In this regard, due to the heterogeneity of ethnic groups present in Argentina, the State Institute of Hemotherapy of the Province of Buenos Aires wonders whether or not the test of Diego A (Dia) antigen should be incorporated in the state routine panel, as it exists in other countries of the region.

However, before taking that decision, an analysis of the prevalence of the Dia antigen in the population of Buenos Aires is required because its presence is very heterogeneous throughout the American continent. It is known that the native population of the American continent presents a high percentage of the presence of Dia. However, preliminary data obtained in our own studies and in other epidemiological studies extracted from the American literature indicate that the presence of this antigen in the aforementioned population is clearly lower than that presented by inhabitants of other regions.[4] In Argentina, the indigenous policies acquire differential features with respect to other countries of Latin America, since while in Argentina, a policy of annihilation was followed predominantly, in the other countries, submission and miscegenation were preponderants. It should be underlined that the policies identified as predominants are considered and presented as ideal types, given that different political strategies coexist, configuring a complex dynamic. In the analysis of these differences in government actions, one could find the causes of this low presence of the antigen mentioned in the territory of the state of Buenos Aires.[5],[6],[7]

The objectives of this study are to determine the prevalence of Dia antigen in the donors of Buenos Aires, Argentina, and to establish relation between the presence of Dia antigen in this population and the indigenous policies followed by each country.


   Methods Top


It is a descriptive study with a qualitative-quantitative approach.

The study variables and information sources to obtain them are described in the following items:

  • Variable 1: Presence of the Dia antigen (%) in the population of Argentina and Buenos Aires. Data source: It will be explored in two ways: (a) through an own study of antigen prevalence in donors received at the Hemotherapy Institute of Buenos Aires state (using the indirect antiglobulin technique, Liss-Coombs Grifols cards, and anti-Dia Inmucor SA reagent) and (b) by a specific bibliographic search of works that determine its prevalence in Buenos Aires, Argentina, using the MESH terms Diego A, blood transfusion, population, and antigen
  • Variable 2: Percentage of Dia present in inhabitants of the different countries of Latin America. Source: this variable was objectified through a research of the scientific literature available in the main databases and search engines
  • Variable 3: Demographic composition of the population of each country/region, focusing on the presence of indigenous peoples. Source: These data will be obtained from the census databases of each country
  • Variable 4: Policy of the indigenous population carried forward in the region, focusing on the country's experience in relation to the indigenous issue. Source: These data have been collected from a historical-bibliographic research referred to the action that each government had to the native peoples present in their territory since the Spanish colonization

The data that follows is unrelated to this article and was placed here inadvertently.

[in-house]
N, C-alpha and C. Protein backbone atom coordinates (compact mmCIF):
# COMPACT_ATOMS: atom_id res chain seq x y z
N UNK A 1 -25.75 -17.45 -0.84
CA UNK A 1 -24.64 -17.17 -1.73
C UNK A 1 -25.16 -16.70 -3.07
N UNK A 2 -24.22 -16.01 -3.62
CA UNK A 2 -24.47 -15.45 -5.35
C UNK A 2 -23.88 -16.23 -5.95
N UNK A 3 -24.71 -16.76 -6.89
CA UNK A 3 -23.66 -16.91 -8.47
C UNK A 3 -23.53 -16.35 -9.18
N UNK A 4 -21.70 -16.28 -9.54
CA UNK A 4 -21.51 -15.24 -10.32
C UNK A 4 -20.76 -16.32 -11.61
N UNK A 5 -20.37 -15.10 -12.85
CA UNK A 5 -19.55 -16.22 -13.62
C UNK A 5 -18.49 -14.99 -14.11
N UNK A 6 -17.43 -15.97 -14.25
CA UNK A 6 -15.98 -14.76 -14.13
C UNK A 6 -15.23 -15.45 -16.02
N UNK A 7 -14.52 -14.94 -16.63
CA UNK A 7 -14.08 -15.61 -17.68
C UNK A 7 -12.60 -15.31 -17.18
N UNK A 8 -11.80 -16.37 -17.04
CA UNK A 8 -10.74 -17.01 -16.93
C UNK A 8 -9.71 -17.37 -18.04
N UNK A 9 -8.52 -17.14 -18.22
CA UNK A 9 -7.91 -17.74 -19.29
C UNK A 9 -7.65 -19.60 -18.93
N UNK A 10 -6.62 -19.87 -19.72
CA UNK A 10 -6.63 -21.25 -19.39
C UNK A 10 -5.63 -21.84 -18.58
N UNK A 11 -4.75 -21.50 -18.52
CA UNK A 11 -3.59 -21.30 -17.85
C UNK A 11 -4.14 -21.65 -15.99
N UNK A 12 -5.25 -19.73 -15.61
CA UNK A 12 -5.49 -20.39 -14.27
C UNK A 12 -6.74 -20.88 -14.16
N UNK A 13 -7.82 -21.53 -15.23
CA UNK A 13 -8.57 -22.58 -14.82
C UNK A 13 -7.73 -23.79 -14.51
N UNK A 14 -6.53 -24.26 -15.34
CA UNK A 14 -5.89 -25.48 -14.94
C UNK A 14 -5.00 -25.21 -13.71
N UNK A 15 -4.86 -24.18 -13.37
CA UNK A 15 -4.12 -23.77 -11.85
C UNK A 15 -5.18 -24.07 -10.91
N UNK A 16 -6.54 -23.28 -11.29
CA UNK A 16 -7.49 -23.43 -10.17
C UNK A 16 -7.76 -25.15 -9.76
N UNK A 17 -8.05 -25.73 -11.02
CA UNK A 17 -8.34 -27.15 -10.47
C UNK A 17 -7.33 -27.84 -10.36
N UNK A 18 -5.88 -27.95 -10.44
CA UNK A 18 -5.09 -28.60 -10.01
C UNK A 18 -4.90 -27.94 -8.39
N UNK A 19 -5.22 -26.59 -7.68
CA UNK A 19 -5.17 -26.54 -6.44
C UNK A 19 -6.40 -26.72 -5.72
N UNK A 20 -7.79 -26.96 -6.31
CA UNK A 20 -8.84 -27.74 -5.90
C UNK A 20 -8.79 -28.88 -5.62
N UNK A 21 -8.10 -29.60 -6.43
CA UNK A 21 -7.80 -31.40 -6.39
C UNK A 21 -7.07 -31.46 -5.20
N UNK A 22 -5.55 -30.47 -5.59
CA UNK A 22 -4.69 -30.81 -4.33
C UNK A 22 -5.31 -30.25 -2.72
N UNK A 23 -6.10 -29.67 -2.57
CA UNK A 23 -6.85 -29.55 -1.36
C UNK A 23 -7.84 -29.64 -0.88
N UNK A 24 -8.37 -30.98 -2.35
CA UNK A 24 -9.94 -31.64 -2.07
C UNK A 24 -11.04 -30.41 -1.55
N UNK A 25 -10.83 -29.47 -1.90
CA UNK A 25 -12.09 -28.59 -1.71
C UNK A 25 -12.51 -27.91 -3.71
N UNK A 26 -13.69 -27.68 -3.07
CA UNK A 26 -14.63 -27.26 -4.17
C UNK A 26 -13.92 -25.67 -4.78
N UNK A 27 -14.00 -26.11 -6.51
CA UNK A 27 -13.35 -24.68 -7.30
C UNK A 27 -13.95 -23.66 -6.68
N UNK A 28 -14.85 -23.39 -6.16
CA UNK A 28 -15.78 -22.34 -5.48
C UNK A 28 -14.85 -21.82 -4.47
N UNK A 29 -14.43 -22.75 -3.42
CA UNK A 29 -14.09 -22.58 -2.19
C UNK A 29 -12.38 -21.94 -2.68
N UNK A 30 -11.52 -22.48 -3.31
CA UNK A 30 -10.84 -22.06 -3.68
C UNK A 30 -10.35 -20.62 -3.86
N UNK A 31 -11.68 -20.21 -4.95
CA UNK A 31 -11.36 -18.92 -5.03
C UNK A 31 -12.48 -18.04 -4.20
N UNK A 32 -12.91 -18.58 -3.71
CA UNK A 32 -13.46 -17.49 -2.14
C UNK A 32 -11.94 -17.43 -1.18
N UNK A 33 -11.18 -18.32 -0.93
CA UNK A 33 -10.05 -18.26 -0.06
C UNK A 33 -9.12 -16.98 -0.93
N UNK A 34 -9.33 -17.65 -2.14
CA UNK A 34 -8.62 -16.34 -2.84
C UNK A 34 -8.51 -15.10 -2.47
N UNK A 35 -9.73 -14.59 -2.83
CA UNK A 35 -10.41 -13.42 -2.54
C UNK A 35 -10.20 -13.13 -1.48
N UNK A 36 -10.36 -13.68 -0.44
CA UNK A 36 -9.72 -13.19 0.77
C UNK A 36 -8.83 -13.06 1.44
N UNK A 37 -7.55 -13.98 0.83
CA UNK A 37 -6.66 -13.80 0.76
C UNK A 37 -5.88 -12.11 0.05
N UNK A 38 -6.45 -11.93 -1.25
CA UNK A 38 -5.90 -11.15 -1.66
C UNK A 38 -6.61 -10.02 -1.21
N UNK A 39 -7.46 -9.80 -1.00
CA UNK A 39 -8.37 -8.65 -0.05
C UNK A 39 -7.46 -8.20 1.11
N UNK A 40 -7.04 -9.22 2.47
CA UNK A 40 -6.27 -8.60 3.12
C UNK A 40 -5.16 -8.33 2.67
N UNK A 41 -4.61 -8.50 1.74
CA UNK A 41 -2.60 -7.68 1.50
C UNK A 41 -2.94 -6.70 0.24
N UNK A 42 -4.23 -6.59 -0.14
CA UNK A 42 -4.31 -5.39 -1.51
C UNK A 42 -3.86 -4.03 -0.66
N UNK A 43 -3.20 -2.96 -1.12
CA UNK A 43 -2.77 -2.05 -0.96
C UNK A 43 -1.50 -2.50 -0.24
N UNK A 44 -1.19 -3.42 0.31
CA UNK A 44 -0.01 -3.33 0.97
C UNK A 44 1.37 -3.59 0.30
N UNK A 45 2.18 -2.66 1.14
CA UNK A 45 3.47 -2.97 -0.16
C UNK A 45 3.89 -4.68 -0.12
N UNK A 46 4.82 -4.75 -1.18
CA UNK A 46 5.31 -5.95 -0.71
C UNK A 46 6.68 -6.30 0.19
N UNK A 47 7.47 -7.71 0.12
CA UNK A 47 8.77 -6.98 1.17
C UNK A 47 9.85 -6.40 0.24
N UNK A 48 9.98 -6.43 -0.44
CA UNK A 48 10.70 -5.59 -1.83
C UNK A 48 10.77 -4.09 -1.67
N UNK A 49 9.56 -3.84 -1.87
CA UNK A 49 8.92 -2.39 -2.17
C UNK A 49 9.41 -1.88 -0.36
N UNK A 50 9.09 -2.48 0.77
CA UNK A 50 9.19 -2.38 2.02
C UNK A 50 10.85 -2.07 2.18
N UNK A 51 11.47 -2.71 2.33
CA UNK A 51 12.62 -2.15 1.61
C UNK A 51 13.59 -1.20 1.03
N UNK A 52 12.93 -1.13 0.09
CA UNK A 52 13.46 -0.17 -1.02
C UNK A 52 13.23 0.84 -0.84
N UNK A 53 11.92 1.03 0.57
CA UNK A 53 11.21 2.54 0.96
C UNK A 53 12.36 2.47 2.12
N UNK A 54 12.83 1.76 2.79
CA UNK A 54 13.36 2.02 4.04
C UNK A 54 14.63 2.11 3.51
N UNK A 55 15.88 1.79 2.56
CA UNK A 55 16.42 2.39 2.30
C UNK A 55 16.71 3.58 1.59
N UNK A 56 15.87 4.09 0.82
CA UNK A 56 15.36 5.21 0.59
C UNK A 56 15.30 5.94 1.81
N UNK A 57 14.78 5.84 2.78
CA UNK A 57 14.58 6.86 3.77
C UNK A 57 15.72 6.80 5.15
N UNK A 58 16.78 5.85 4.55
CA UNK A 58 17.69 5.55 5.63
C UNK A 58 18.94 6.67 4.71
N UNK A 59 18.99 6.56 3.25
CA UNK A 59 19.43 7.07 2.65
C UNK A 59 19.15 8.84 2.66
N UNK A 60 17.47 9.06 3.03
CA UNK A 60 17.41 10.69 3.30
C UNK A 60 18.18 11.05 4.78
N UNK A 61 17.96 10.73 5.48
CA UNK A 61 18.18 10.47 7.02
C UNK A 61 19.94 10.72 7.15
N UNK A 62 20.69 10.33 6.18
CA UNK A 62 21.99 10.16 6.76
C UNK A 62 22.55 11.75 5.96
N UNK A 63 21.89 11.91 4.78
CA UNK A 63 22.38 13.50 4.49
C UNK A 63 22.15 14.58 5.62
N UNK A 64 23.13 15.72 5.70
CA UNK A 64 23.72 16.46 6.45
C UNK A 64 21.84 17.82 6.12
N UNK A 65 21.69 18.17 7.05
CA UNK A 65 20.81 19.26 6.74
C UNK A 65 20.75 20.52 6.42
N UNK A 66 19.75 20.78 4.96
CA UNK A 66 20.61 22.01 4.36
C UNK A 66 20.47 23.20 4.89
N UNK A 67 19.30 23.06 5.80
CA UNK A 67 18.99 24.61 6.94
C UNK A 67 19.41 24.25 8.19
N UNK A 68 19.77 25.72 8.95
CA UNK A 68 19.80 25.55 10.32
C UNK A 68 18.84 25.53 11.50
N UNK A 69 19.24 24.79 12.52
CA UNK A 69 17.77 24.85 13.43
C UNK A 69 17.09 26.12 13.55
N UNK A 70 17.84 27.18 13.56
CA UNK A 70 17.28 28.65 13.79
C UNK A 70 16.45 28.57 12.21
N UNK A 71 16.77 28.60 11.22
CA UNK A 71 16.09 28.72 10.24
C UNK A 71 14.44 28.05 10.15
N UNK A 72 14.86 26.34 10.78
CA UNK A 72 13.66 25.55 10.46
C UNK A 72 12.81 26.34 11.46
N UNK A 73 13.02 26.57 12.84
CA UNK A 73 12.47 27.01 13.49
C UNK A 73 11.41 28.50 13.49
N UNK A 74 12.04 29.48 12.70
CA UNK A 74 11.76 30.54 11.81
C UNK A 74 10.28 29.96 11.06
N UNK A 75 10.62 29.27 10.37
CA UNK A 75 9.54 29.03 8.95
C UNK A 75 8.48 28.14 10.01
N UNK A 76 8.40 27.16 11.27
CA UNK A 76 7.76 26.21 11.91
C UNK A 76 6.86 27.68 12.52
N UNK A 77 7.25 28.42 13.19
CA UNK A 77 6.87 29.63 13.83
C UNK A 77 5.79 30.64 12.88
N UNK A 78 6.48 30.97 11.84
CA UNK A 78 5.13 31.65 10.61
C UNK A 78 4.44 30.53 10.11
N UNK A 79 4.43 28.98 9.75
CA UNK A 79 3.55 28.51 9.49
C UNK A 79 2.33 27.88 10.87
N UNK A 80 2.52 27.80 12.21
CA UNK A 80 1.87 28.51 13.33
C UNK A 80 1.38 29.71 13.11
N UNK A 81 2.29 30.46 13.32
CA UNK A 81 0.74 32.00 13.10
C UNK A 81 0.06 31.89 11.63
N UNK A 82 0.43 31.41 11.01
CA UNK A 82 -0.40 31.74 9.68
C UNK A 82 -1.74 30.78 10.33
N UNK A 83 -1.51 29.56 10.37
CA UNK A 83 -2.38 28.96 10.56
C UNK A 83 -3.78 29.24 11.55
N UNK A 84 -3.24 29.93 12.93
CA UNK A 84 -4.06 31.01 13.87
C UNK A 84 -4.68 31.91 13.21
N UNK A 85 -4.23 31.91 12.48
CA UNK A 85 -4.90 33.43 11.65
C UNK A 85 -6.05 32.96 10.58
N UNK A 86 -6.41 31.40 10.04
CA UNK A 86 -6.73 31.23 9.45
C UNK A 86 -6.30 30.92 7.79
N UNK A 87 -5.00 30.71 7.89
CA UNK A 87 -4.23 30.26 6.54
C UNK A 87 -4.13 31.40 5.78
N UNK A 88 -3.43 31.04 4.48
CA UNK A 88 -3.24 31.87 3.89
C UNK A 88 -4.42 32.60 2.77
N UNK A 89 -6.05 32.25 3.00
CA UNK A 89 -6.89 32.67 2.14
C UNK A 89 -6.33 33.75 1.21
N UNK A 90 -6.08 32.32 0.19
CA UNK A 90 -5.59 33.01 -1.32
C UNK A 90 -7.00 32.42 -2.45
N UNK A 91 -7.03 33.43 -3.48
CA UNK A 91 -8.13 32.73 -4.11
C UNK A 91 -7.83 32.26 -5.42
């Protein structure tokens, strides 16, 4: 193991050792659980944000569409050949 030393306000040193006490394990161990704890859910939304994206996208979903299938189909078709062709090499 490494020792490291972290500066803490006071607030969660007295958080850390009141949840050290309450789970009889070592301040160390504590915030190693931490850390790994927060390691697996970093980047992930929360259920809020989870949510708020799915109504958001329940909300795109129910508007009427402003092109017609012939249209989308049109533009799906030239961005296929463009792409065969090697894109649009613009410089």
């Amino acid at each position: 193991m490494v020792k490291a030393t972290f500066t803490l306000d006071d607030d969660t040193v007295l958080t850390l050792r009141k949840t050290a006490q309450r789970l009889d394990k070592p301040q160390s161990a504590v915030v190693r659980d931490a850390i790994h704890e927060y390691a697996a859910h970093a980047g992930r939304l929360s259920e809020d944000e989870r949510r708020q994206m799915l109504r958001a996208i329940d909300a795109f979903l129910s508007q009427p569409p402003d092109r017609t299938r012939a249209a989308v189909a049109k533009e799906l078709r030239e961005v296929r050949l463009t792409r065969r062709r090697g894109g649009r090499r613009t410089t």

• Indicator: Dia antigen/indigenous policies. Source: Data were extracted from a comparative analysis between the presence of Dia in each population and the policies directed to the indigenous communities followed in each country.



   Results Top


Literature review about the prevalence of Dia in the different population

After reviewing the selected bibliography, it has been possible to affirm that the erythrocyte antigen Dia is very rare in Caucasian population and in African Black population (but it is very common among the inhabitants of Latin America, especially among the native population of that continent).[8] The presence of anti-Dia antibodies discovered for the first time by Layrisse et al. can cause severe hemolytic reactions.[9] Subsequently, other antibodies of the same blood system were detected (Dib, Wra/Wrb)[10],[11] and caused several health problems. However, Dia antigen has the greatest importance for transfusion safety, since the presence of the Dia antibody is associated with moderate-to-severe transfusion reactions and hemolytic disease in the newborn.[12],[13] Hence, Dia antigen becomes more interesting from the immunological point of view.

The prevalence of Dia in the American population is heterogeneous; however, in most countries, it is found in a high percentage that it would merit to incorporate the test in routine pretransfusion immunological studies. For example, in the countries of Central America, the percentage exceeds 20% of the population. Thus, in Guatemala, there are works that showed a prevalence of between 7.5% and 66.0%;[14],[15] in Mexico, 20.4%;[16] in some native Brazilian tribes, 75.7%; in Venezuela among the Caribbean Indians, 25%–29%;[17] in Honduras, 15%; in Bolivia, 59%–71%; in Peru, 36%–47%; and in Ecuador, 25%–35.9%.[18],[19],[20],[21]

In Argentina, the prevalence of Dia is heterogeneous, while in Rosario, Province of Santa Fe, it is 6.3%;[18] in the city of Buenos Aires, it is 0.9%;[22] and in some specific native inhabitants living in the city of La Plata, it was 0.02% (up to 3.8%–5.1% in selected Toba's population).[4]

Data obtained from tests performed to determinate the prevalence of Dia in Buenos Aires population

To determine the prevalence of Dia in the donor population of the state of Buenos Aires, this antigen was detected by the Liss-Coombs Grifols card method and anti-Dia Immunocor. With these methods, we were able to establish that the general prevalence of Dia was 0.02%, while that in a selected population of indigenous population (of Toba ethnia), it resulted in 3.84% (own unpublished data).